TESTING MATERNAL CONTRIBUTIONS IN TRIPLOID EASTERN OYSTERS (CRASSOSTREA VIRGINICA): A FIELD EVALUATION IN COASTAL ALABAMA
Type of DegreeMaster's Thesis
School of Fisheries, Aquaculture, and Aquatic Sciences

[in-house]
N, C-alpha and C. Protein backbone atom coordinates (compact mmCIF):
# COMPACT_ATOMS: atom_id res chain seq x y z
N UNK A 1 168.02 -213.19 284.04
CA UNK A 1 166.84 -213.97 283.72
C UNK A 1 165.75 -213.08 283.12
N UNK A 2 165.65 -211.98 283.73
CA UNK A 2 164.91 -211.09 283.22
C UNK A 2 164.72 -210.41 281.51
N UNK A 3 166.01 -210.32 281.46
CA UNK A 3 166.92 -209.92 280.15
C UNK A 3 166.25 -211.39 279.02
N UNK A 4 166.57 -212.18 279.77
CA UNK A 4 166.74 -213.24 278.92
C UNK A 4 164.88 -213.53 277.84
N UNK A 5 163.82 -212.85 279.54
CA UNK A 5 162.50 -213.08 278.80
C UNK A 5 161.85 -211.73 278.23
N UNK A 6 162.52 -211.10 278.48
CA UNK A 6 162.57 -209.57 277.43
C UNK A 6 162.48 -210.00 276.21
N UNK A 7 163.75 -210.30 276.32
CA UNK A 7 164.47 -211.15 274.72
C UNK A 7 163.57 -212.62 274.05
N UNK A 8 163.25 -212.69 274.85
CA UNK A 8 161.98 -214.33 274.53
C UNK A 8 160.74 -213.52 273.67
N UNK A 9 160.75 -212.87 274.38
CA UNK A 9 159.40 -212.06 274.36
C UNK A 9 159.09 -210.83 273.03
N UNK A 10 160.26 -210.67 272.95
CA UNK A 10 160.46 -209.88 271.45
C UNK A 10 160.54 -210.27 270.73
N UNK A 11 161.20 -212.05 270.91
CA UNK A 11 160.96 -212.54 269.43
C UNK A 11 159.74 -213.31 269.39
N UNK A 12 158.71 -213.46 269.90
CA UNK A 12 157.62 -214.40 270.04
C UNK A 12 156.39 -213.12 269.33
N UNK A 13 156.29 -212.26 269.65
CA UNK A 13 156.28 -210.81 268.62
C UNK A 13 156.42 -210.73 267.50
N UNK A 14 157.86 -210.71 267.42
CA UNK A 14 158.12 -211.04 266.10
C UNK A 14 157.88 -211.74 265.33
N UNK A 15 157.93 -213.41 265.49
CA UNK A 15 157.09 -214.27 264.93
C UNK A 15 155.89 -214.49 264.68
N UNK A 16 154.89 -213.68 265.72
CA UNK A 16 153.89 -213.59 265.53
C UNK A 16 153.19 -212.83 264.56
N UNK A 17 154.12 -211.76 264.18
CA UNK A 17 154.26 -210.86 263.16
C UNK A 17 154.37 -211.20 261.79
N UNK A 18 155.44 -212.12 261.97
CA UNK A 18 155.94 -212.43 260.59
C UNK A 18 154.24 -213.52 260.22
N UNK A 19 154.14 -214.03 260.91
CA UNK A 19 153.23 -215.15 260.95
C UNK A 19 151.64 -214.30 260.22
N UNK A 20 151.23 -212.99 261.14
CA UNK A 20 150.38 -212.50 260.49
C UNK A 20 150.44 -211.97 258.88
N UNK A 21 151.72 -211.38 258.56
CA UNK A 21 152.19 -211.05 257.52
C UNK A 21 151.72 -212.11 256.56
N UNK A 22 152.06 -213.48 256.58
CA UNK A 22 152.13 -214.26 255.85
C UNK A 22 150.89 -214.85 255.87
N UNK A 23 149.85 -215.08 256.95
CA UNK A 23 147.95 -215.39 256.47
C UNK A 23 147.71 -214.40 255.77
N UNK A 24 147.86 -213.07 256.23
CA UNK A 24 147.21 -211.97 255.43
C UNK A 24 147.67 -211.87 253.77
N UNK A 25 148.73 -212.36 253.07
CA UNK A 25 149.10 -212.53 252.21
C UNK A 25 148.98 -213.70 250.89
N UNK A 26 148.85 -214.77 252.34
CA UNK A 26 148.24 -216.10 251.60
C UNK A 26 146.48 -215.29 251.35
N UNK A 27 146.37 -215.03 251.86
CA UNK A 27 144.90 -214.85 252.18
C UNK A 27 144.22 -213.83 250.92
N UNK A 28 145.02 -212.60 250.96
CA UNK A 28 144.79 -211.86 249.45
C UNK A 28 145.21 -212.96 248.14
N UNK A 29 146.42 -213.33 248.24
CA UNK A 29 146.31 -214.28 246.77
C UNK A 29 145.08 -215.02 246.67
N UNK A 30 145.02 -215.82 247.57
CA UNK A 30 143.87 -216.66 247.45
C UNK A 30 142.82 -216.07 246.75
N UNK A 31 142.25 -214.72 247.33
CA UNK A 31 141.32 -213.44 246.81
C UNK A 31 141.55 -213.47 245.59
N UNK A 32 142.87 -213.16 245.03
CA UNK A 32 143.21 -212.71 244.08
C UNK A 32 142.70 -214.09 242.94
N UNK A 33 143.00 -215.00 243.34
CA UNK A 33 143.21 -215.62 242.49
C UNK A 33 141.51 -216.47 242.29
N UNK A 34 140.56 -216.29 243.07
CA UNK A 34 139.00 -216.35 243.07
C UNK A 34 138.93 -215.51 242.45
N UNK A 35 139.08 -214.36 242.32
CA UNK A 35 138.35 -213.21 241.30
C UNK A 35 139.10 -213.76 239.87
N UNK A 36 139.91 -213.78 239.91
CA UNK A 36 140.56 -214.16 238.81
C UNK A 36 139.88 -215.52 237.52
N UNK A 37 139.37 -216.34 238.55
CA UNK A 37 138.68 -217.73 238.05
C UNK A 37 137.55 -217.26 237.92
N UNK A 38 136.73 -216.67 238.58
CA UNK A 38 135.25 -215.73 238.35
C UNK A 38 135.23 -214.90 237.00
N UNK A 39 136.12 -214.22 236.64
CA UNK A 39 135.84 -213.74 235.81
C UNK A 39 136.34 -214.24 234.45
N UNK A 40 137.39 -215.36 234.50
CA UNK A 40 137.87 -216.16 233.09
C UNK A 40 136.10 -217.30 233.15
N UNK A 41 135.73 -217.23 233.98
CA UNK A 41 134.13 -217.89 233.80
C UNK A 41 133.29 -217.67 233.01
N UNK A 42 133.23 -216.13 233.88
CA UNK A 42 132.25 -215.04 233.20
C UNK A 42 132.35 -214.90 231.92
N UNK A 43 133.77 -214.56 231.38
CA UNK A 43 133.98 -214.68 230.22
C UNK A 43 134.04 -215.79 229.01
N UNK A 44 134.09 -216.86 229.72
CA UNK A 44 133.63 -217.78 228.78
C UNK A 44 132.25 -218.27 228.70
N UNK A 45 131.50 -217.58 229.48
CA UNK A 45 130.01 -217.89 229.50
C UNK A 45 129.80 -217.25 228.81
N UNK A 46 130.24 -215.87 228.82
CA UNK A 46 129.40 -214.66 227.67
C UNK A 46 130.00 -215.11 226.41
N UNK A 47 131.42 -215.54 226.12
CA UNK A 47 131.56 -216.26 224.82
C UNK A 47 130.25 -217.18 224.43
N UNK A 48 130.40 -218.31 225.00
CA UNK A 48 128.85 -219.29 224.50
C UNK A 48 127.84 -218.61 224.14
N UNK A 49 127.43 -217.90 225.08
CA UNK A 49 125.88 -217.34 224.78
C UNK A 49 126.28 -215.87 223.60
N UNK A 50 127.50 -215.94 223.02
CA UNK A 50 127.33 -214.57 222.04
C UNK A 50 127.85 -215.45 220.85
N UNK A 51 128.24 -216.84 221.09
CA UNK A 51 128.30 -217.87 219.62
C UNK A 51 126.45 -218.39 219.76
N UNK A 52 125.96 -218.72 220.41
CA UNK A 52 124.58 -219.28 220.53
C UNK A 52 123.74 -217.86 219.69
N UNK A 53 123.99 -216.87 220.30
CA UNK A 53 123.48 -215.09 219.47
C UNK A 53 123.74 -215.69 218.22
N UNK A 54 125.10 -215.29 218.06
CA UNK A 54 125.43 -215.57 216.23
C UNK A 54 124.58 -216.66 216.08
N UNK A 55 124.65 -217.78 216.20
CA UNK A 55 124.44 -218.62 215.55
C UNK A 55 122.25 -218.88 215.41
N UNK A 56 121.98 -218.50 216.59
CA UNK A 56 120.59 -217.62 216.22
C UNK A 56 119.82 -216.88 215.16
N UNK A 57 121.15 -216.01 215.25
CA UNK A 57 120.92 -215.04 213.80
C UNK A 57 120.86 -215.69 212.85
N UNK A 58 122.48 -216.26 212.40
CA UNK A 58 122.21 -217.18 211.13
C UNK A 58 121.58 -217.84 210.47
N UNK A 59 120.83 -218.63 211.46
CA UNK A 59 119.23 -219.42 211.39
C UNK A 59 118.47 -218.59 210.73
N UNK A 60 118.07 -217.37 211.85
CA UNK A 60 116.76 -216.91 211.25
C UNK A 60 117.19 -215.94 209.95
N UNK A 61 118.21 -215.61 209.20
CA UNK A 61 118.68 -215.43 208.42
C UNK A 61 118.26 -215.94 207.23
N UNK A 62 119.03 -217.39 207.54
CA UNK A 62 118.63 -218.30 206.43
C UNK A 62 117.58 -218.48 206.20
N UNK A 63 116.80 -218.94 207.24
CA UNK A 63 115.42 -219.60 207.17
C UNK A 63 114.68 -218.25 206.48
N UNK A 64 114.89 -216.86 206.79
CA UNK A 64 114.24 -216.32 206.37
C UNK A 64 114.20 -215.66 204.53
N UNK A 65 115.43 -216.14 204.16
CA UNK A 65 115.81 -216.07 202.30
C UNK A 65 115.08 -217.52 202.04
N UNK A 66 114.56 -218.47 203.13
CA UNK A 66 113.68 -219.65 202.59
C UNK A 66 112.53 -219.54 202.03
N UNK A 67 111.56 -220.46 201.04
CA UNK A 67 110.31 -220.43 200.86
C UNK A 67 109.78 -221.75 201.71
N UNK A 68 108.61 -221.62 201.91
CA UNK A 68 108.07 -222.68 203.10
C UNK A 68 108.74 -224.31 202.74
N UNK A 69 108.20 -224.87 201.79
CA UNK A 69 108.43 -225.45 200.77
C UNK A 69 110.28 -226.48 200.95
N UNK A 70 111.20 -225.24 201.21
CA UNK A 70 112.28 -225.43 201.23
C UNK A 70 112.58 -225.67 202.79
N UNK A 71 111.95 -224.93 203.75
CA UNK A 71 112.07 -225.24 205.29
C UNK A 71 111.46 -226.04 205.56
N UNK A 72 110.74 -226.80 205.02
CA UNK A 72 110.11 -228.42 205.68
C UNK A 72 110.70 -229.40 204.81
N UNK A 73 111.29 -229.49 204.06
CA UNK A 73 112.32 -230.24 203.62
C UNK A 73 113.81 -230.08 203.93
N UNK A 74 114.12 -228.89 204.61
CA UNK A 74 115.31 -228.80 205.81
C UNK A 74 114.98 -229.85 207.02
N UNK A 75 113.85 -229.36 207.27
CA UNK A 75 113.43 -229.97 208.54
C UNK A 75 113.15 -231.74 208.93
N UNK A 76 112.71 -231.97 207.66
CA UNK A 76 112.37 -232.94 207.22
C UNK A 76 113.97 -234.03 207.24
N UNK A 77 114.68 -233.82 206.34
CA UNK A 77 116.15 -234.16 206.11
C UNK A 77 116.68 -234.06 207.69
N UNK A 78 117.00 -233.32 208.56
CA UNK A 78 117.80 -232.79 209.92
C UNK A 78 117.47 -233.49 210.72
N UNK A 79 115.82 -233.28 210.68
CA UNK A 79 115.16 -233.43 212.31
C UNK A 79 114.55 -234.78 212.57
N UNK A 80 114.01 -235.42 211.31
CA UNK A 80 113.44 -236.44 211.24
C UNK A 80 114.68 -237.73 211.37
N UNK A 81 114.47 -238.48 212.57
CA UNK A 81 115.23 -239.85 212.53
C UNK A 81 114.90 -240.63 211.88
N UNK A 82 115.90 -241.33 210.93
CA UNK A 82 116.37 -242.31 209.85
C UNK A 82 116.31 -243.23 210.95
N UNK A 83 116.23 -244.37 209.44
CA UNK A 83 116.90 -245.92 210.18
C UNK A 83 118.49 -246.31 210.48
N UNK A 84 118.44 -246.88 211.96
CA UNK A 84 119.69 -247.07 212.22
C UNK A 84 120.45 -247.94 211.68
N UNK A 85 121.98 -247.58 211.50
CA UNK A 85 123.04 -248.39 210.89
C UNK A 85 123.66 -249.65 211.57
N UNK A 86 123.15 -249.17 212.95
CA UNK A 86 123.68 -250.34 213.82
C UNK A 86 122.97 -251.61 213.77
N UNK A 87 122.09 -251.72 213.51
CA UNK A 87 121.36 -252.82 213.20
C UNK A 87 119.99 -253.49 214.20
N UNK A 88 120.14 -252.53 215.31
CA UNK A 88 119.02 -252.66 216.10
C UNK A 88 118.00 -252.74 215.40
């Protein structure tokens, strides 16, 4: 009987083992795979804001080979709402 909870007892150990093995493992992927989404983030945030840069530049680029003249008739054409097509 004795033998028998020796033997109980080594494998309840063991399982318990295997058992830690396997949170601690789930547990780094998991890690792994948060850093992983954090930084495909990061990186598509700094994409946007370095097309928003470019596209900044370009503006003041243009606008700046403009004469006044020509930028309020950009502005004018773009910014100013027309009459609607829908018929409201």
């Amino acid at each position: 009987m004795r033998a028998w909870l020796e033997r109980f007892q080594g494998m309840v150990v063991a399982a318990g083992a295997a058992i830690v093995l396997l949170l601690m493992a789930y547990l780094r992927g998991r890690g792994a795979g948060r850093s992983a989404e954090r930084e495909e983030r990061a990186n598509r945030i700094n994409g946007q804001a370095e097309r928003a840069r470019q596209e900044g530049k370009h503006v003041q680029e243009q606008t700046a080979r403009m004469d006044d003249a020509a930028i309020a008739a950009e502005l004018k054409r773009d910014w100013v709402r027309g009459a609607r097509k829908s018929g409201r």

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With the establishment of off-bottom aquaculture in the northern Gulf of Mexico, triploid oysters have become the mainstay of production due to their well-documented advantages; however, there have been observations in recent years that triploid oysters can suffer from sudden high mortality. This study aimed to investigate the effects of broodstock origin, size, and ploidy on performance of eastern oysters (Crassostrea virginica) in coastal Alabama. Six groups of oysters were spawned from wild broodstock collected from three areas with different salinity regime histories to produce half-sibling diploids and triploids: Calcasieu Lake, Sister Lake, and Vermillion Bay in Louisiana. To determine the effect of broodstock, cohorts were deployed at three different sites in Alabama with expected differences in salinity regimes: Grand Bay, Dauphin Island, and Mobile Bay. The effect of size on diploid and triploid performance was determined by a simultaneous field experiment at Grand Bay, AL. Growth and survival were determined by monthly data collection. Both broodstock and ploidy affected growth at all three sites; at Mobile Bay and Dauphin Island broodstock and ploidy had an interactive effect, while broodstock was the only significant effect on daily growth at the Grand Bay site. However, ploidy was the only factor that had a significant effect on mortality (with triploids suffering higher mortality of varying magnitude across sites). Growth rates of Sister Lake oysters were significantly affected by size, with small size oysters growing significantly faster than both medium and large sized oyster, however size and ploidy had an interactive effect on growth rate with triploid Calcasieu Lake oysters growing significantly faster than all other treatments. Triploids experienced higher cumulative mortality than diploids in both Sister Lake and Calcasieu Lake oysters. From April to May, size and ploidy had a significant effect on interval mortality in Sister Lake oysters, with triploid large sized oysters experiencing significantly higher interval mortality than all other experimental treatments. However, triploid Calcasieu Lake oysters had significantly higher interval mortality than diploids from April to May. Evaluating and understanding the effect of these factors on triploid performance could help alleviate industry concerns and equip commercial hatcheries with information to improve seed stocks for farmers in less-than-ideal grow-out environments.